The platform allows you to select how, in what aspect of life and where you want to create a shift, from sea to source. From simple consumer choices, to more complex industry actions, you can explore ideas that create long term change.

Use the filters to quickly navigate hundreds of solutions, pick the one that’s right for you, take action and inspire others to follow. On each solution card, we’ll point you to the information and resources you need to find your superpower and make a shift.

Climate ActionLife Below WaterLife on LandResponsible Consumption
Guidelines and reports

How are sport for development organizations keeping children healthy during COVID-19?


UNICEF developed a blog to explore how Sport for Development (S4D) organisations have responded and adapted their programming to support children during the COVID-19 crisis. S4D organisations use sport as a tool to catalyse positive change in the lives of children, youth and the communities they live in. Interviews with S4D organizations, conducted as part of the ongoing research commissioned by the Barça Foundation and UNICEF partnership, revealed that organizations are innovating to adapt to the current crisis through three key interconnected practices:

Continuing to support children through remote sessions, with coaches providing guidance for physical activity along with content to accomplish a variety of social goals.
Providing critical and accurate health and COVID-19 information through coaches, who are in many cases trusted individuals in communities.
Supporting their staff in helping other programmes, such as feeding programmes, while sports activities are closed.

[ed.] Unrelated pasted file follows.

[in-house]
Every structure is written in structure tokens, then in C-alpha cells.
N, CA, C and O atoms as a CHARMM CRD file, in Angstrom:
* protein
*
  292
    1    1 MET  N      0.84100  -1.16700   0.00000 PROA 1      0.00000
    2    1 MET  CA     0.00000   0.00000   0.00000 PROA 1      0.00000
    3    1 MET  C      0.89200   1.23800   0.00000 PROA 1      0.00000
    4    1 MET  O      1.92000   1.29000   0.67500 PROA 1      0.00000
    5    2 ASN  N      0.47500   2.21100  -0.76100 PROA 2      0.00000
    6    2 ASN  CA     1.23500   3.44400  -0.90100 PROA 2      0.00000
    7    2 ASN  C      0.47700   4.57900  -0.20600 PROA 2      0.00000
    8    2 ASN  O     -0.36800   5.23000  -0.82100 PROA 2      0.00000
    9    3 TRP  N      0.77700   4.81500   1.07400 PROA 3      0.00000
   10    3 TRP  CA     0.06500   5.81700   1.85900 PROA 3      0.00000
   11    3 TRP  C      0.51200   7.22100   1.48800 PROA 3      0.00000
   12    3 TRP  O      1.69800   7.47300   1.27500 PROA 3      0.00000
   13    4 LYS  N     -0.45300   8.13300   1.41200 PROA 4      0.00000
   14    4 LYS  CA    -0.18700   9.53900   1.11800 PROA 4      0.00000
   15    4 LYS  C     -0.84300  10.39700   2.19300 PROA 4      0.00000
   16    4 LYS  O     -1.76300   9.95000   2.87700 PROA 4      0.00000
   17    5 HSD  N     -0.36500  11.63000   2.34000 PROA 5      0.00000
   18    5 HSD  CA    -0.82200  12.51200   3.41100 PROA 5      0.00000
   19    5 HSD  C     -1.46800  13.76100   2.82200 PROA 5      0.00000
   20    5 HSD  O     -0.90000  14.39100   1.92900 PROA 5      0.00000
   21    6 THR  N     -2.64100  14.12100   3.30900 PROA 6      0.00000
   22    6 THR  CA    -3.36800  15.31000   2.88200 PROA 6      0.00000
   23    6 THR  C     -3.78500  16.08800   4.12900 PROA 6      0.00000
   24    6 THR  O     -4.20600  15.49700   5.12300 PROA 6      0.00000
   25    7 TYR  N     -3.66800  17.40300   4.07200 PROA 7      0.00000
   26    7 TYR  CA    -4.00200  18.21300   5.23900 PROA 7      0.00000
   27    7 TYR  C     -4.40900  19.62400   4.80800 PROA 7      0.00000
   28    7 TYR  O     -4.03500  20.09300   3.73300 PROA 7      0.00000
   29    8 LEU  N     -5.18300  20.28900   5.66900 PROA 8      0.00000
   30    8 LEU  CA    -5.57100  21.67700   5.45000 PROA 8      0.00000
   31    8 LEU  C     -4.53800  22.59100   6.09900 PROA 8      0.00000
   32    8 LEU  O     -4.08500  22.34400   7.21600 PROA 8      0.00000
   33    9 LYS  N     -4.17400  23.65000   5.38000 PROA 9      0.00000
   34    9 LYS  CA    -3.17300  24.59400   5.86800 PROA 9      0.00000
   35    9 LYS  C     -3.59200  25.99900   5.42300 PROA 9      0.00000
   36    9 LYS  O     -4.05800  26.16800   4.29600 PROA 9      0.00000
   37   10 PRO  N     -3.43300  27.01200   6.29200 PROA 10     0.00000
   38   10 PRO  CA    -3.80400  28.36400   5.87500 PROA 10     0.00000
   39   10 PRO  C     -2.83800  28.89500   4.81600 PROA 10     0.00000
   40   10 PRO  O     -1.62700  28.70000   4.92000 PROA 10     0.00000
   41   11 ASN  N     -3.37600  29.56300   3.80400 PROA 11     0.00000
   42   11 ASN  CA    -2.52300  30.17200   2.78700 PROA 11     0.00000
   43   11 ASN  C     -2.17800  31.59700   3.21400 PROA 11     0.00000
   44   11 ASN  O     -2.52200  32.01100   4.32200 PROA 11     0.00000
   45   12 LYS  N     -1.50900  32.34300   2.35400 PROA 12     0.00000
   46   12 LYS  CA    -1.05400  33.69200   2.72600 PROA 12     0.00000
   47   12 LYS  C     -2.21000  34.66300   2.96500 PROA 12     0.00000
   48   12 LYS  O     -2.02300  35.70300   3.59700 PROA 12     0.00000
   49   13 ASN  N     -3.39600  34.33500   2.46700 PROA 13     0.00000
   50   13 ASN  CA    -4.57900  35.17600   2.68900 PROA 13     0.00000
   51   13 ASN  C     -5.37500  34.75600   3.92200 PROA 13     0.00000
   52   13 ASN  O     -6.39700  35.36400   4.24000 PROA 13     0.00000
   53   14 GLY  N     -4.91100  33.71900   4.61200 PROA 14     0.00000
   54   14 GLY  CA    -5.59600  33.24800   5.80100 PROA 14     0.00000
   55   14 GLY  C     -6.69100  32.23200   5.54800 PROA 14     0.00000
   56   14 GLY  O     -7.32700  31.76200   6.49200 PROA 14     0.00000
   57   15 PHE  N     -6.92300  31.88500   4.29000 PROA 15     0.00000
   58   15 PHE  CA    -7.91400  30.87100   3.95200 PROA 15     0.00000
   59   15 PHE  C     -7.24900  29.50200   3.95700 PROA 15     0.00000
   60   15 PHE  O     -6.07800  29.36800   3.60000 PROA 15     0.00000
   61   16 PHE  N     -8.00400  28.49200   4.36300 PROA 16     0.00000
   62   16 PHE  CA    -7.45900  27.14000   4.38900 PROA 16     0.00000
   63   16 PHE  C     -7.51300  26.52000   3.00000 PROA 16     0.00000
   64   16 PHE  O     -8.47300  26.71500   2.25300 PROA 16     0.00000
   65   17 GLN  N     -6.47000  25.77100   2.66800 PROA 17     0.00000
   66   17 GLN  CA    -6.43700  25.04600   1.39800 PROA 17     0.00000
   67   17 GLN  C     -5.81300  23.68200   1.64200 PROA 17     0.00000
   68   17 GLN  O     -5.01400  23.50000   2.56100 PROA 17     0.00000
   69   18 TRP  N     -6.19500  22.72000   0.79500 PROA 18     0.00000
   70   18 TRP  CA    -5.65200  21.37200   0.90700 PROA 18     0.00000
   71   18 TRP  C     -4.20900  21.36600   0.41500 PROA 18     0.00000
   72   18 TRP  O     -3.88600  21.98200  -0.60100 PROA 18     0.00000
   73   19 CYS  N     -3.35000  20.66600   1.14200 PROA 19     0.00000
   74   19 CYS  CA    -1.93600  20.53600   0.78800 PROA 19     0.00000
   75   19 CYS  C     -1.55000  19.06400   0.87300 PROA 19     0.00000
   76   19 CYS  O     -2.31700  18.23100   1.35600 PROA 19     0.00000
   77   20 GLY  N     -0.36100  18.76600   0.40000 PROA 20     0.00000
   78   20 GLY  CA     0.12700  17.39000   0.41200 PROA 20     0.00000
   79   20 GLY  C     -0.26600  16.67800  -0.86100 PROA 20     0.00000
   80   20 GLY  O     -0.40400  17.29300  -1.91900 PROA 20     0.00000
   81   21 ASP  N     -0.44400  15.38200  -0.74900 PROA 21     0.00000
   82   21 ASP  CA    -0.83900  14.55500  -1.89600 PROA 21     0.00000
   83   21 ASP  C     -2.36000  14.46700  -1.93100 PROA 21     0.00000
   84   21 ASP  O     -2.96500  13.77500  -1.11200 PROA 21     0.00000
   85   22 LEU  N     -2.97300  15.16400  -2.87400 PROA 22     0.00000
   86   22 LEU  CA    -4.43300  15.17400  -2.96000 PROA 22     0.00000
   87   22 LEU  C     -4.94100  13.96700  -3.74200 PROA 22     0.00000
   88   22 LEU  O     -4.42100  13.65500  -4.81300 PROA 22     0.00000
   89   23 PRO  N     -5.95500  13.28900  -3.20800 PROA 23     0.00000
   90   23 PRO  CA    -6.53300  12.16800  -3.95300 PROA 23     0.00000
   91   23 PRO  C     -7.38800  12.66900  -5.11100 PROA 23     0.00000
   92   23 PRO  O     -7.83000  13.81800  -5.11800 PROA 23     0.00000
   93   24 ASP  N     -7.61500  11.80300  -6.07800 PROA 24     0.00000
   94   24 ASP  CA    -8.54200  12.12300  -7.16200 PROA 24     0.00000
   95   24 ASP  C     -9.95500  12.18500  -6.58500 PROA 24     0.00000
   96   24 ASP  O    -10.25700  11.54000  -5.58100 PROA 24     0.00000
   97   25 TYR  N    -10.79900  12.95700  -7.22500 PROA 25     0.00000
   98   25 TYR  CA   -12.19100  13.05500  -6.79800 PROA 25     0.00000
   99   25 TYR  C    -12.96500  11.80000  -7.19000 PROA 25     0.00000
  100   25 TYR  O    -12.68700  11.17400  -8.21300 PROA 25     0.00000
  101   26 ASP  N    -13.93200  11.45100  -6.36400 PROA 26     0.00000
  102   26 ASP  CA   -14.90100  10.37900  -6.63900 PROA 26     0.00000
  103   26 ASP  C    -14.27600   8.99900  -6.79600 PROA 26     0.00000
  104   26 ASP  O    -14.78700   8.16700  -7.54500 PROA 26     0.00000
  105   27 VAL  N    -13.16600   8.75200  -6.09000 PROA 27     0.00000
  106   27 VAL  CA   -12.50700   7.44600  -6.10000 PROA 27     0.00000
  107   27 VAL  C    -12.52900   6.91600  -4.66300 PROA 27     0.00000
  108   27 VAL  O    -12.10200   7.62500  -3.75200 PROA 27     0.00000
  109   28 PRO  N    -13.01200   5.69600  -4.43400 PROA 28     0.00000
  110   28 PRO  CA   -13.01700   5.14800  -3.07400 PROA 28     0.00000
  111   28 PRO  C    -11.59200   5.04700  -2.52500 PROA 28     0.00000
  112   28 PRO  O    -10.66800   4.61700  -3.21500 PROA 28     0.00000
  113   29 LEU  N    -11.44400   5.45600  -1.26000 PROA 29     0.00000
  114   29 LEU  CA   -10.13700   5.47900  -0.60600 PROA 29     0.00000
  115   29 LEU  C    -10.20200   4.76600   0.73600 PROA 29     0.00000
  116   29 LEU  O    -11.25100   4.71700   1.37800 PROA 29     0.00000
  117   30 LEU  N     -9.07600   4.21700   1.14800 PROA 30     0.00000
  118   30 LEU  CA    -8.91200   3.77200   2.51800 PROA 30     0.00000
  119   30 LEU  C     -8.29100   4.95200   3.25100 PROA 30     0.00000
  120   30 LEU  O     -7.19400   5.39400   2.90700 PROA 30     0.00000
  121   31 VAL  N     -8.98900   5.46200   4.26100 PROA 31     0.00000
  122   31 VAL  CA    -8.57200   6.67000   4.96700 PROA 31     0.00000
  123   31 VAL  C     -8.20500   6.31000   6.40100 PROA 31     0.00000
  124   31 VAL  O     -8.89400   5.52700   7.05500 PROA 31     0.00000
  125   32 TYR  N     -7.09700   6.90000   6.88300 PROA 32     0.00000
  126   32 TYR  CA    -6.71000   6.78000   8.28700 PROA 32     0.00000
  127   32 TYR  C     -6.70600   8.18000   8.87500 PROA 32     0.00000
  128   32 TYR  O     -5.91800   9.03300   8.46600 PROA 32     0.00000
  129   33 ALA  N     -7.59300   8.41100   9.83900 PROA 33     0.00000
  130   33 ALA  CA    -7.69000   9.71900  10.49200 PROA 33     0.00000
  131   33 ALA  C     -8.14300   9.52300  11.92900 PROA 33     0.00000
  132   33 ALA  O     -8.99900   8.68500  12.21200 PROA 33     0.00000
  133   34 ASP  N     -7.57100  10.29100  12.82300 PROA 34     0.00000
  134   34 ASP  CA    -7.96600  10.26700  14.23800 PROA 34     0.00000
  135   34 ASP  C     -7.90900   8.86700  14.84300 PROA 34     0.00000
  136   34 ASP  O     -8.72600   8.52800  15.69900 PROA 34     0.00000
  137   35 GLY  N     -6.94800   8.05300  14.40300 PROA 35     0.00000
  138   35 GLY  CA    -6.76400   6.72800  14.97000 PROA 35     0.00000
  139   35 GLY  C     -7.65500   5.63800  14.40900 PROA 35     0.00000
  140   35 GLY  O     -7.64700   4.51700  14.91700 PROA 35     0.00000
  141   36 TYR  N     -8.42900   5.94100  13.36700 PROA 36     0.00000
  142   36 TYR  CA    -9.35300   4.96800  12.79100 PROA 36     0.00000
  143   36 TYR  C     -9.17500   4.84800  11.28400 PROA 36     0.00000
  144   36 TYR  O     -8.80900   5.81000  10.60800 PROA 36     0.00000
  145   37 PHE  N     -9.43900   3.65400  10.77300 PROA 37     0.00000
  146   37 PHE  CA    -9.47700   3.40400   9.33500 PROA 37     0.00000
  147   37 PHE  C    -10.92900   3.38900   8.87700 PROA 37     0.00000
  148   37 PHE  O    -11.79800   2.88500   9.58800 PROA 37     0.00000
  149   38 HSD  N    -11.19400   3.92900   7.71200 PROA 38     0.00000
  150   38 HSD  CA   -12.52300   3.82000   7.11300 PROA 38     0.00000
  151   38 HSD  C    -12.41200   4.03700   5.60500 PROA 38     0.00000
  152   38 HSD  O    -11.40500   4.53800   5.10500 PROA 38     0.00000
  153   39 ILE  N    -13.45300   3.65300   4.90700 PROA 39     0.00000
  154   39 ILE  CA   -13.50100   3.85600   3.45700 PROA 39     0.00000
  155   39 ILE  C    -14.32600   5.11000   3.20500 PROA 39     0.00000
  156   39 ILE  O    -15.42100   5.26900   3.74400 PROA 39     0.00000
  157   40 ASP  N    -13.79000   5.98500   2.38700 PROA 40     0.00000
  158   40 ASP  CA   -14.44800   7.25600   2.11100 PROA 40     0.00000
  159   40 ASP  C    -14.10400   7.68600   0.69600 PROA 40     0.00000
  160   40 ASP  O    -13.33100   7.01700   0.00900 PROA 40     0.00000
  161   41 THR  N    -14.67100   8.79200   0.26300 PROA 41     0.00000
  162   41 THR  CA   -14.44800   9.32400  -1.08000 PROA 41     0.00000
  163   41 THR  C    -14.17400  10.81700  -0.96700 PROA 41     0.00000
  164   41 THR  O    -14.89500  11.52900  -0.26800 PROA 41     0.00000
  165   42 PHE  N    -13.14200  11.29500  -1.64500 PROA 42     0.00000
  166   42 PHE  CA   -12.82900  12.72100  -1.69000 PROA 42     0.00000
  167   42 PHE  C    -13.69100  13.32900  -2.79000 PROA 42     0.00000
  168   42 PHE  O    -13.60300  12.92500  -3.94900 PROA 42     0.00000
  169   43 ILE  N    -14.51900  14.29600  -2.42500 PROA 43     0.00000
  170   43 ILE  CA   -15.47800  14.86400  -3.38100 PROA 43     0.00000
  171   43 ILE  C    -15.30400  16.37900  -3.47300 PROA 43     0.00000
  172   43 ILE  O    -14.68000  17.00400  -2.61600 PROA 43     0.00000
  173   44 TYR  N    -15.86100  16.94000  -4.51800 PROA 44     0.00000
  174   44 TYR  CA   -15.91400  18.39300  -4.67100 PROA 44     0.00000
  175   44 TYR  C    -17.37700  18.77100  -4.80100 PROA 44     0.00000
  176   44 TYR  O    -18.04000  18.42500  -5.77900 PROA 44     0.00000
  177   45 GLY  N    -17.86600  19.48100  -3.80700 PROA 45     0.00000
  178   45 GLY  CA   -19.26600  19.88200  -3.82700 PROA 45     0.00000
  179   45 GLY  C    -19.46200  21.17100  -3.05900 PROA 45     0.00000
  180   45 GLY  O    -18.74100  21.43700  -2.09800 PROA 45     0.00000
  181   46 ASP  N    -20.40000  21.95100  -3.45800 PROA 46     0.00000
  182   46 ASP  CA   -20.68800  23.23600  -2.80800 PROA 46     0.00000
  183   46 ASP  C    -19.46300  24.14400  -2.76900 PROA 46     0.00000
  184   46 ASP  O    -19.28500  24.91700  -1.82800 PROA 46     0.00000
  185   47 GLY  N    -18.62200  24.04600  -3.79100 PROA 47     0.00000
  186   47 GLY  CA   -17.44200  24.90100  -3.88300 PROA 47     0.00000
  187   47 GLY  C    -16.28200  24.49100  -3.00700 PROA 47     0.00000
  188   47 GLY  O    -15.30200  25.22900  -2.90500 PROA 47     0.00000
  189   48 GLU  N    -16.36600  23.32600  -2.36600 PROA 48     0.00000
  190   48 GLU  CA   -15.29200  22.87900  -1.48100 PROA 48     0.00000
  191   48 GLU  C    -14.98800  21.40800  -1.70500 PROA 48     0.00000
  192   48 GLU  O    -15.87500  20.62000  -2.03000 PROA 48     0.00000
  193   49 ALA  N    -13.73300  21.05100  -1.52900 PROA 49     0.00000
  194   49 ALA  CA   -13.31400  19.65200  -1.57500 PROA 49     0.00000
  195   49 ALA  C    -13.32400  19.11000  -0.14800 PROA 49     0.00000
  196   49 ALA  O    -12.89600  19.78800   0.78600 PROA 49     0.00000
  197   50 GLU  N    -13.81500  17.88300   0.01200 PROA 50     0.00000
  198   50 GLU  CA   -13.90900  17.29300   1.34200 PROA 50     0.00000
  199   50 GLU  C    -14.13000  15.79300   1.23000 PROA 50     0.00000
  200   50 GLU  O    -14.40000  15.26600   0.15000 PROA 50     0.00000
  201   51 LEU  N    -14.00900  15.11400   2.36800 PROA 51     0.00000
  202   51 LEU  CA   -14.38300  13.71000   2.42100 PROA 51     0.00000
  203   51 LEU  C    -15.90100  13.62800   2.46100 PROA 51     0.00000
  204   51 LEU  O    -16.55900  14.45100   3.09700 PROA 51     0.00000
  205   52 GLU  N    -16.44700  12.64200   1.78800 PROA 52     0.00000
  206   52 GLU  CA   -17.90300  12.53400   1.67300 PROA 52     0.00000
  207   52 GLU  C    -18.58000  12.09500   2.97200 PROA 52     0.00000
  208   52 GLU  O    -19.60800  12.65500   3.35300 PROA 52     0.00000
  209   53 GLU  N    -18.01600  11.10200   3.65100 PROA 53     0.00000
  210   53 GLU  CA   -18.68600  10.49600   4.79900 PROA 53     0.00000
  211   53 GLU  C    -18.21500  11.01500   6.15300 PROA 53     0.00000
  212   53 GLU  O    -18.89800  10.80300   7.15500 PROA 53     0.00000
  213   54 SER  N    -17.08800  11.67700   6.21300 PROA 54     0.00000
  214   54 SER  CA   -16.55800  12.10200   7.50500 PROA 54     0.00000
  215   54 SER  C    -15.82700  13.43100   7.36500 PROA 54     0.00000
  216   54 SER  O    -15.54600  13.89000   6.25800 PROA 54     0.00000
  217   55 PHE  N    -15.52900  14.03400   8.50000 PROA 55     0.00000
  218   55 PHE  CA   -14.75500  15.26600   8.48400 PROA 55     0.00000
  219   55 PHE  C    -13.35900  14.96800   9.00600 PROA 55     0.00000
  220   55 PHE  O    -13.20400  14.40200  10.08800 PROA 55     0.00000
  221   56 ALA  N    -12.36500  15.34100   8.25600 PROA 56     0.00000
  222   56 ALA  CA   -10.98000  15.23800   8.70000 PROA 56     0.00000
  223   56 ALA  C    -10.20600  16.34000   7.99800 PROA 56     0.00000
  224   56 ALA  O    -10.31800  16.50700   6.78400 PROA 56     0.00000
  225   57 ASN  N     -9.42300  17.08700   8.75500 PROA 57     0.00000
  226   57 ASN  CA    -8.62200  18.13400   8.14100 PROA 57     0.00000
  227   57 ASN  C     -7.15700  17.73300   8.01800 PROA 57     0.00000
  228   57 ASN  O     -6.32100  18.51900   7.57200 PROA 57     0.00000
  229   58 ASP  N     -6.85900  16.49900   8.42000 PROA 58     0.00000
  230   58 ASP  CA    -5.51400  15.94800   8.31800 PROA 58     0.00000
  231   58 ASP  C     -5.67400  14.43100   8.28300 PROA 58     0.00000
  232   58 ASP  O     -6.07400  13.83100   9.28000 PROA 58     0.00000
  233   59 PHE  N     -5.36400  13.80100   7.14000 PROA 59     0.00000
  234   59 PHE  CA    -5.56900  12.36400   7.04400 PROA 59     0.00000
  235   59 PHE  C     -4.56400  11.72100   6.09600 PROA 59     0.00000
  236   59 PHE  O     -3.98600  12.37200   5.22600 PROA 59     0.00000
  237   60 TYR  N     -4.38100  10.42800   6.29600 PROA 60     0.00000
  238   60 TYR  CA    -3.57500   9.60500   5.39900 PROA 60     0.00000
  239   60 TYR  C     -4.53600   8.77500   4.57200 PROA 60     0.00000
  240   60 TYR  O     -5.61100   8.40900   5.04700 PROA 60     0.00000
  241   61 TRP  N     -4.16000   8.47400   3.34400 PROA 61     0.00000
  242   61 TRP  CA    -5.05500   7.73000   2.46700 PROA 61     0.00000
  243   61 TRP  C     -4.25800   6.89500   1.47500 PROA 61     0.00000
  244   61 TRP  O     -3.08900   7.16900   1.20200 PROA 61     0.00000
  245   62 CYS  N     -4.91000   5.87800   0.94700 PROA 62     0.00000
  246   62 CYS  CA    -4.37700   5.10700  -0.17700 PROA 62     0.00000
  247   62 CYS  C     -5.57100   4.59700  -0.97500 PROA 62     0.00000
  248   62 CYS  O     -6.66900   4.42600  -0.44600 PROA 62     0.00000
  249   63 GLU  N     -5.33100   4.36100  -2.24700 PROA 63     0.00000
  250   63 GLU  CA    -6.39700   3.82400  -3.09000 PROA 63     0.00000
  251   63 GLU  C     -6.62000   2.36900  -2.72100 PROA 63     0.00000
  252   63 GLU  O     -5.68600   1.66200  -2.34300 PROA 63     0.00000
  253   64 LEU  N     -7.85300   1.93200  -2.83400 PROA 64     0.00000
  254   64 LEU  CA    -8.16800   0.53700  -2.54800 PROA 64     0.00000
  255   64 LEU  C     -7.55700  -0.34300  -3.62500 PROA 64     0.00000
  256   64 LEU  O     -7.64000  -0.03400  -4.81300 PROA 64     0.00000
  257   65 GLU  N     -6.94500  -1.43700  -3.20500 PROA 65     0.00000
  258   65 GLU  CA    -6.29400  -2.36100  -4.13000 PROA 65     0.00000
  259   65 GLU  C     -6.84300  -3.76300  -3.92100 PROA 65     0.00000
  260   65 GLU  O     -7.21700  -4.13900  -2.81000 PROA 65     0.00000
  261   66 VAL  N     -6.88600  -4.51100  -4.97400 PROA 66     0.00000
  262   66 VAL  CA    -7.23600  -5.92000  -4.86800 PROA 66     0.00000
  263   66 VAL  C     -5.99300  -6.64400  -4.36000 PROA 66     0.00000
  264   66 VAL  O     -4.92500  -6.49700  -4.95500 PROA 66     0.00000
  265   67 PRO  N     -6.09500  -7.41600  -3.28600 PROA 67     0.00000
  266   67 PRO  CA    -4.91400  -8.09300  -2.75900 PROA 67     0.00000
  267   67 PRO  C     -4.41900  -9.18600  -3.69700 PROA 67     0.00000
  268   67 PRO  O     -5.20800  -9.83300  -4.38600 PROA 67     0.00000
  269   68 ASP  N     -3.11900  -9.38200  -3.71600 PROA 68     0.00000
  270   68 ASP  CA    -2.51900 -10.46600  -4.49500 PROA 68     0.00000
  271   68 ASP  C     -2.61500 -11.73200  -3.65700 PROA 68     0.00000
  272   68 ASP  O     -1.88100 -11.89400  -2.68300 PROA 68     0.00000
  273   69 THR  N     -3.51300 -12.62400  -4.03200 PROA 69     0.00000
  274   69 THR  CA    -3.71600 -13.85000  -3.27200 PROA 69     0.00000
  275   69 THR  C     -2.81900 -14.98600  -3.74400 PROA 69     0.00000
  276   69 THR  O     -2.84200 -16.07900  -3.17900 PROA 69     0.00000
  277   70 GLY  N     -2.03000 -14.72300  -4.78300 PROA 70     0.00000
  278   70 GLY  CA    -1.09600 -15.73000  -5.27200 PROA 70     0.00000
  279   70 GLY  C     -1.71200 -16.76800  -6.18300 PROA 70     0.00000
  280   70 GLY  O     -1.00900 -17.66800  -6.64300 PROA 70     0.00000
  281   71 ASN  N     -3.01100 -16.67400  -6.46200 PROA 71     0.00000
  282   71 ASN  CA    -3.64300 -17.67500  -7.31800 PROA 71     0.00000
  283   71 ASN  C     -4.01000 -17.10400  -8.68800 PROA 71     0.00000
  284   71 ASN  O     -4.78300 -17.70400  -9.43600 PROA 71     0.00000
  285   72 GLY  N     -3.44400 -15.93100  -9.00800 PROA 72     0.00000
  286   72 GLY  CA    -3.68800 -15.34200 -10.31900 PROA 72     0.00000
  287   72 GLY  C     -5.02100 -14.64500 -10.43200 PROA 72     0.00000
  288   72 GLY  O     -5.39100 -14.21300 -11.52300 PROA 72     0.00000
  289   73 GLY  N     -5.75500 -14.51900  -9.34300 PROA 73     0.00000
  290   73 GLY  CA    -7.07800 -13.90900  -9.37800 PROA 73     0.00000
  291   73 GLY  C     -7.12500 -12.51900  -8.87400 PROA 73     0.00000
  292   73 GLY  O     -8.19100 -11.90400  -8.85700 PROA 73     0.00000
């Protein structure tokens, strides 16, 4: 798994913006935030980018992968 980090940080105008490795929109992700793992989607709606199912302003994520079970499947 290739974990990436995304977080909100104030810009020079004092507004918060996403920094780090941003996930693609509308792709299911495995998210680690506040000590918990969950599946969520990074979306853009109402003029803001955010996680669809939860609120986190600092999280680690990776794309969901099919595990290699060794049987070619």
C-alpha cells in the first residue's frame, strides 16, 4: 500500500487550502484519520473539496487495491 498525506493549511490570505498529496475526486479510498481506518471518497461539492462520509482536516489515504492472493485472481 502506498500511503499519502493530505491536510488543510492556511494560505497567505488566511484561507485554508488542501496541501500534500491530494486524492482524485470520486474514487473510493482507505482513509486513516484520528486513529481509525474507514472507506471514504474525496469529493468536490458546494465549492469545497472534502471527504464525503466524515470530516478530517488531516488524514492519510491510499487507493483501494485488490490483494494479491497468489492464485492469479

Click here to access the blog

Good Health
Guidelines and reports

Environment Impact Evaluation of branding and signage solutions for events


The International Olympic Committee (IOC) and the Union of European Football Associations (UEFA) have investigating improvement opportunities in the area of branding and signage.

Among the various sustainability topics associated with event delivery, reducing the environmental impact of branding and signage solutions has proved a challenging task do date. Few commercially available solutions meet the needs of event organisers in terms of quality, ecology and cost. Besides, ecological claims are rarely supported by credible data based on product lifecycle evaluations, and few products are certified according to recognised ecolabels.

Branding and signage materials are not only a very visible aspect of events; they are often the number one source of single-use plastic, a large part of which is still being landifilled or incinerated.

In this context, the IOC and UEFA commissioned Anthesis, and independant consultancy specialising in environmental impact assessment.

This guideline covers over 40 materials, both commonly used materials as well as more innovative ones, and is a first attempt at improving the knowledge base on this topic.

Climate ActionResponsible Consumption